Job prospects Technical Director - Motion Pictures, Broadcasting And Performing Arts in Canada

People working as a technical director - motion pictures, broadcasting and performing arts have different job prospects depending on where they work in Canada. Find out what the future holds for them in your province or territory. These prospects are applicable to all Producers, directors, choreographers and related occupations (NOC 5131).

Note: These employment prospects were published in December 2021 based on the information available at the time of analysis. The next update will be in December 2022. To learn more, see our FAQs. You can also find additional information on the Canadian Online Job Posting Dashboard.

Job opportunities over the next 3 years

Explore future job prospects by province and territory.

Location Job prospects
Newfoundland and Labrador Fair Fair
Prince Edward Island Fair Fair
Nova Scotia Fair Fair
New Brunswick Fair Fair
Quebec Good Good
Ontario Undetermined Undetermined
Manitoba Limited Limited
Saskatchewan Fair Fair
Alberta Undetermined Undetermined
British Columbia Fair Fair
Yukon Territory Undetermined Undetermined
Northwest Territories Undetermined Undetermined
Nunavut Undetermined Undetermined
Legend: The job opportunities can be: Undetermined Limited Fair Good

To view this data on a map, go to: LMI Explore

Labour market conditions over the next 10 years

Take a closer look at the projected labour demand and supply for this occupation over the 2019-2028 period. For more information on future job trends, go to the Canadian Occupational Projections System.


BALANCE: Labour demand and labour supply are expected to be broadly in line for this occupation group over the 2019-2028 period at the national level. The section below contains more detailed information regarding the outlook for this occupational group.

Employment in 2018


Median age of workers in 2018


Average retirement age in 2018


Detailed analysis

In order to determine the expected outlook of an occupation, the magnitude of the difference between the projected total numbers of new job seekers and job openings over the whole projection period (2019-2028) is analyzed in conjunction with an assessment of labour market conditions in recent years. The intention is to determine if recent labour market conditions (surplus, balance or shortage) are expected to persist or change over the period 2019-2028. For instance, if the analysis of key labour market indicators suggests that the number of job seekers was insufficient to fill the job openings (a shortage of workers) in an occupational group in recent years, the projections are used to assess if this situation will continue over the projection period or if the occupation will move towards balanced conditions.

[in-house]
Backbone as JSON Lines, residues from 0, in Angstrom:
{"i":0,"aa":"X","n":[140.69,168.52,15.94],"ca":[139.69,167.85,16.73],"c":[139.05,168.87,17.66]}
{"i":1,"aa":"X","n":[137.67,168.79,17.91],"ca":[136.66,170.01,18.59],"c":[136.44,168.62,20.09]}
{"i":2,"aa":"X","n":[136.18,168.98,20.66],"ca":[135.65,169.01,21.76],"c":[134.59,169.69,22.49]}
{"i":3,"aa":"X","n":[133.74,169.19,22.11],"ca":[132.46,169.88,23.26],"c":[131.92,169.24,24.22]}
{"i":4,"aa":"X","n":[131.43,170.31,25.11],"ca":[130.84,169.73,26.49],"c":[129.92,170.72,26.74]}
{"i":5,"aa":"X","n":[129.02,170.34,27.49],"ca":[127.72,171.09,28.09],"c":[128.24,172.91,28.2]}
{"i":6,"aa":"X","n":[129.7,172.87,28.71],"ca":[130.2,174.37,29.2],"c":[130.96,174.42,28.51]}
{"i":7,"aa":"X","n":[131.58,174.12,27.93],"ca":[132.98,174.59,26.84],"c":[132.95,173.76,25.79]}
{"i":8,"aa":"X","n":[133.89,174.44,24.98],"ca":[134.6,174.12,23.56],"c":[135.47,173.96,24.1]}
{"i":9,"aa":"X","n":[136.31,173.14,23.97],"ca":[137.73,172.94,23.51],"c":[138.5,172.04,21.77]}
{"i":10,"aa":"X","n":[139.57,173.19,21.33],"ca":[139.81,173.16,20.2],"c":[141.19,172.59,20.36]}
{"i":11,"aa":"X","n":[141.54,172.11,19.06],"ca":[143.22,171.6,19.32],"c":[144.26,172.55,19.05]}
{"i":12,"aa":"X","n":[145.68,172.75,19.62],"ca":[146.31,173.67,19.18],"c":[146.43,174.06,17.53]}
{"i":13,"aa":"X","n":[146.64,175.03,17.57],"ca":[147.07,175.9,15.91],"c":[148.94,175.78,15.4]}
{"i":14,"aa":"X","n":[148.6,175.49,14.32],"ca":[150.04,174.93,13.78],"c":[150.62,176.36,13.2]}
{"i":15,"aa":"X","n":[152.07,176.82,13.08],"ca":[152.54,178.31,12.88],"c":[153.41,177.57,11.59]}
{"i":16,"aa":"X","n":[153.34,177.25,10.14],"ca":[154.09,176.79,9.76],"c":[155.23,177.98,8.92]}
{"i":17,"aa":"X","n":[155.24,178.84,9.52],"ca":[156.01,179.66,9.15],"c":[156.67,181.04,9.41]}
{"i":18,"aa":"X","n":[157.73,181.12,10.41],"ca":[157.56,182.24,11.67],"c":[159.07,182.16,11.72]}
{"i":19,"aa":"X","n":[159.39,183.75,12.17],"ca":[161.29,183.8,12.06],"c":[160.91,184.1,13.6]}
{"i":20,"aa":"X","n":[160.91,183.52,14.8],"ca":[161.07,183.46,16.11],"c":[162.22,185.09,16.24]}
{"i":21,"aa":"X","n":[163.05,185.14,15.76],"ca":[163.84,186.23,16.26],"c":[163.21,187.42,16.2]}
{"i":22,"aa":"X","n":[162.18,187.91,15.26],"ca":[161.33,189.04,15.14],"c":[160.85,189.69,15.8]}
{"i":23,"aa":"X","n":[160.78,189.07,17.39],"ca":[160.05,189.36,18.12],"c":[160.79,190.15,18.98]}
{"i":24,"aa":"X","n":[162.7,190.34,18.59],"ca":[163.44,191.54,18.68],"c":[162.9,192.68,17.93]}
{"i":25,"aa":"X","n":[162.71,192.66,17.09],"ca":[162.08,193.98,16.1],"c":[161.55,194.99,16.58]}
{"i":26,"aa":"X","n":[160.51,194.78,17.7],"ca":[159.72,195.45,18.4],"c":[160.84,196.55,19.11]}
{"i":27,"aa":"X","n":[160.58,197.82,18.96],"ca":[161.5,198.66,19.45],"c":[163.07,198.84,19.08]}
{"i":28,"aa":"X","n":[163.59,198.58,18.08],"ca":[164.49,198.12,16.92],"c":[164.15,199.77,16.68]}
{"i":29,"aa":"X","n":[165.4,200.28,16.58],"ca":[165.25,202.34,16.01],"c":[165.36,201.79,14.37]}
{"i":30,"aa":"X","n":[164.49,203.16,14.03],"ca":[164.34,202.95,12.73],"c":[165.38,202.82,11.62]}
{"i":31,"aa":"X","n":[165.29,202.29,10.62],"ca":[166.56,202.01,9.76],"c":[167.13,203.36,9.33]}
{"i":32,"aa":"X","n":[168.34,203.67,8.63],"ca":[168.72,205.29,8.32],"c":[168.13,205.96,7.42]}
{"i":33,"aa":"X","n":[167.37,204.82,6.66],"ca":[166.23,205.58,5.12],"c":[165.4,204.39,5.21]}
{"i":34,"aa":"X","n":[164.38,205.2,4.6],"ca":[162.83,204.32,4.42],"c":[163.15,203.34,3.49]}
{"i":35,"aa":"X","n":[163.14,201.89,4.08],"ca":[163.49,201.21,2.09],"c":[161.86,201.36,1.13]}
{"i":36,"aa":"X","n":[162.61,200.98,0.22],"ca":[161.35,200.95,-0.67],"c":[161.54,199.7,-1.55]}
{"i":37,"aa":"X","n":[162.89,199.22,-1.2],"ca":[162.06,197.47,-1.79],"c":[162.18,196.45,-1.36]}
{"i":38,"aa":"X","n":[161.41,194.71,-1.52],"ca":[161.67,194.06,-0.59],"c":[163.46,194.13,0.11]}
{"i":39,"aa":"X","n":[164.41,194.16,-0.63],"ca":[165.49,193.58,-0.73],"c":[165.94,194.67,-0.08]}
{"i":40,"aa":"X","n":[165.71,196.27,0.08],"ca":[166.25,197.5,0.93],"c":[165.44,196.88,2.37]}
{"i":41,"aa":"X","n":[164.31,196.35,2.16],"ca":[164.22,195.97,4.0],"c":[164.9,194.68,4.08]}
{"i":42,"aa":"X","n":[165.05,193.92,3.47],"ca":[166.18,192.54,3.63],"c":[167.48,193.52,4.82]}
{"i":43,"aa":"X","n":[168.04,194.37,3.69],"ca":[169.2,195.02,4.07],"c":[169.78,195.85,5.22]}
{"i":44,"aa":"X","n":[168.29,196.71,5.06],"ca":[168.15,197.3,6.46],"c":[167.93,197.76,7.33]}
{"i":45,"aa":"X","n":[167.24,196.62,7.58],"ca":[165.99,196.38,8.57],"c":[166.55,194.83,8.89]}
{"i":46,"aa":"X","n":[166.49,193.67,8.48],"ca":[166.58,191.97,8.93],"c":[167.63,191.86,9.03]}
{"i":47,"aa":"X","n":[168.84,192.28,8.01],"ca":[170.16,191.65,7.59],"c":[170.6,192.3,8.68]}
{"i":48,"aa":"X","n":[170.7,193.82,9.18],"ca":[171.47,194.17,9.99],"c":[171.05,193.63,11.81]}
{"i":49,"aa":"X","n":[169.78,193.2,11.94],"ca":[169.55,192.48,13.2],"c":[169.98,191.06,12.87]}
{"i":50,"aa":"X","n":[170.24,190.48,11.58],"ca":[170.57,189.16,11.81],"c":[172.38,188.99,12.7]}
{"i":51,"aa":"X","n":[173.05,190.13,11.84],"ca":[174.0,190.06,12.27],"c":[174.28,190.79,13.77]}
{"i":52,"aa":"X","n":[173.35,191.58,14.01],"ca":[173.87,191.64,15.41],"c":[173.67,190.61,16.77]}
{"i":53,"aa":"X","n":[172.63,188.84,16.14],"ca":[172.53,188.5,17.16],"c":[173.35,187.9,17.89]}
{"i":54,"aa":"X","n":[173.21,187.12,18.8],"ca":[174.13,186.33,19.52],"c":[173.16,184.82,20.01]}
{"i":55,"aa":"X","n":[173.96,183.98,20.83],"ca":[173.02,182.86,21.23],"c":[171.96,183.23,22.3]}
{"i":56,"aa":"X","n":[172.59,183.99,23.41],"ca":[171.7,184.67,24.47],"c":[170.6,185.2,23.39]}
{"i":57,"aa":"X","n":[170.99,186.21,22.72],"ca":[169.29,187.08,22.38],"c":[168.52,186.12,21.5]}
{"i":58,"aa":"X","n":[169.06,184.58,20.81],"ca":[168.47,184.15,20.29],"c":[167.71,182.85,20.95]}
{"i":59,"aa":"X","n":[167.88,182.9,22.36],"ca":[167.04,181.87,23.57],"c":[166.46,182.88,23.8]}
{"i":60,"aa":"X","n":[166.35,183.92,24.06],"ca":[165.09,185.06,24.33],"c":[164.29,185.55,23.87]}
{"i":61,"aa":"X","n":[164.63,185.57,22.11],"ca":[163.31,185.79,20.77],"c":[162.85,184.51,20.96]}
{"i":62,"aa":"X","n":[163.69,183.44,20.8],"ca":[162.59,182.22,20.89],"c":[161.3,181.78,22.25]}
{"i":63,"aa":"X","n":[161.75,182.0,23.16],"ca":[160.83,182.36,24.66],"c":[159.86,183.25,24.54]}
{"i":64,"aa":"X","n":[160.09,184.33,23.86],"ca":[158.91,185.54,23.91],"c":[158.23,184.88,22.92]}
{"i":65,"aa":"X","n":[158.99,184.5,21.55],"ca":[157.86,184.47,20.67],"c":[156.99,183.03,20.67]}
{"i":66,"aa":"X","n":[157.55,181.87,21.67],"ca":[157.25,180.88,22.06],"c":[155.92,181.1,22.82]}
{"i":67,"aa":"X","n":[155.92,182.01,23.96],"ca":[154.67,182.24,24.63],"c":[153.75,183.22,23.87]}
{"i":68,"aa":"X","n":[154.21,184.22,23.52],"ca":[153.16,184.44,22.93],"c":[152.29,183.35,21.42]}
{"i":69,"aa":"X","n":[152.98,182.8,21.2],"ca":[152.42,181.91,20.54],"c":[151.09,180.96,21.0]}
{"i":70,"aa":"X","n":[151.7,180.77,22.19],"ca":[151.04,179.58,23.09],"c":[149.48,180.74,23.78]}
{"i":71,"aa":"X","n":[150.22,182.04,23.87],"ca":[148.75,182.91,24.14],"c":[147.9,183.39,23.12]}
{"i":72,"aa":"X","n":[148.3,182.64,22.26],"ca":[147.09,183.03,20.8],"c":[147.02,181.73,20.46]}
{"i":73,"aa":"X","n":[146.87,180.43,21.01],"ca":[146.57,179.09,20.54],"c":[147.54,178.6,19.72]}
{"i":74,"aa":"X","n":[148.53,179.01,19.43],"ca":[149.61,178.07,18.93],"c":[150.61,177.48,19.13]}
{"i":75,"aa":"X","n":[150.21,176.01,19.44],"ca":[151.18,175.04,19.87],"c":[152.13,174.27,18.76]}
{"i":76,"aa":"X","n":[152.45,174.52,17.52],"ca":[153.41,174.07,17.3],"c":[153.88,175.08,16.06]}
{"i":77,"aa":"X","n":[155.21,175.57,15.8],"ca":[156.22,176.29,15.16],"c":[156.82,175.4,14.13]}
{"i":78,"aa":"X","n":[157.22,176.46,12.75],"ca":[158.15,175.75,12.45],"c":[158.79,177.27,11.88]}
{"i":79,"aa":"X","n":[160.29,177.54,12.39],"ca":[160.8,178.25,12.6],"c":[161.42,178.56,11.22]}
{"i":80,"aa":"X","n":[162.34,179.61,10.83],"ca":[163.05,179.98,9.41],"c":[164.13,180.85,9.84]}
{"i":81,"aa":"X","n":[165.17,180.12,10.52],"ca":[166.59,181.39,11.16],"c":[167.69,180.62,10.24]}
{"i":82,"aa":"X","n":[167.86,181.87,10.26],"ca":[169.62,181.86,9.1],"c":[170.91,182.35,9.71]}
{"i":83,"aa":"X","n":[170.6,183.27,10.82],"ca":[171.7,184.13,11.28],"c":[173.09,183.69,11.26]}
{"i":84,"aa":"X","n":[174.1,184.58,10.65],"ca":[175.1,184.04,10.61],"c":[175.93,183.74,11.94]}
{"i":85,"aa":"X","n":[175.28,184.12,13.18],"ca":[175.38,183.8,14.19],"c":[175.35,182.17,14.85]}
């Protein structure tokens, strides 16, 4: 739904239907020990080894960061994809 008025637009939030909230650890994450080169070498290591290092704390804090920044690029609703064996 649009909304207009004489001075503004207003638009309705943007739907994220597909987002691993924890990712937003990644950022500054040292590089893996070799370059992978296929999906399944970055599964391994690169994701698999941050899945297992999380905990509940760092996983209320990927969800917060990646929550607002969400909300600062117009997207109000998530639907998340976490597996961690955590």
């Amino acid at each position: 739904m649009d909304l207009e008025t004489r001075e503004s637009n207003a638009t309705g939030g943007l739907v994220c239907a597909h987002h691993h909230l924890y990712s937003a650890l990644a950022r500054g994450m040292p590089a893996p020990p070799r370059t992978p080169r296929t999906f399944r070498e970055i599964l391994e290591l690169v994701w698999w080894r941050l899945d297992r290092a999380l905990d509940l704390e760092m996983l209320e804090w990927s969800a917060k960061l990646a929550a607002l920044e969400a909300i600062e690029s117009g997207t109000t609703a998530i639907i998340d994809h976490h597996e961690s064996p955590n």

Over the 2016-2018 period, employment in this occupational group grew strongly. The unemployment rate increased slightly to reach 4.1% in 2018, below the national average of 5.8%. However, the unemployment rate for this occupation has been historically below the average of all occupations, mainly because about 60% of the workers are self-employed. The increase in the number of unemployed workers, coupled with a low and stable number of job openings, led to a surge in the number of available workers to fill those vacancies. The mixed signals of key labour market indicators suggests that the number of job seekers was sufficient to fill the job openings in this occupational group.

For Producers, directors, choreographers and related occupations & Conductors, composers and arrangers, over the period 2019-2028, new job openings (arising from expansion demand and replacement demand) are expected to total 11,300 , while 11,500 new job seekers (arising from school leavers, immigration and mobility) are expected to be available to fill them.

As job openings and job seekers are projected to be at relatively similar levels over the 2019-2028 period, the balance between labour supply and demand seen in recent years is expected to continue over the projection period. About half of job openings are expected to result from retirements. The retirement rate is notably lower than the average for all occupations as workers in this occupational group typically retire substantially later in their career relative to workers in other occupations. New jobs are expected to account for almost a third of the demand, on par with the employment growth observed during the 2009-2018 period. Job creation in this occupational group largely depends on the growth of consumer spending in the recreational sector, specifically movies and TV shows. Over the projection period, employment growth is thus expected to be stimulated by the higher demand for recreational services coming from an aging population. The increased popularity of watching video on mobile devices will also lead to growth in the Canadian online entertainment media industries, stimulating work opportunities for these workers. Additionally, the growth in the motion picture industry, notably from the increased production of American movies in Canada, will further strengthen demand in these occupations. With regard to labour supply, school leavers are expected to account for the vast majority of job seekers. This occupational group is popular among school leavers due to the artistic nature of the tasks in some of these jobs. On the other hand, only a small number of immigrants are projected to search for jobs in this occupation. Finally, many workers will look for jobs in other occupations, notably for career advancement as managers — publishing, motion pictures, broadcasting and performing arts.

Source Canadian Occupational Projections System – ESDC

Labour Market Information Survey
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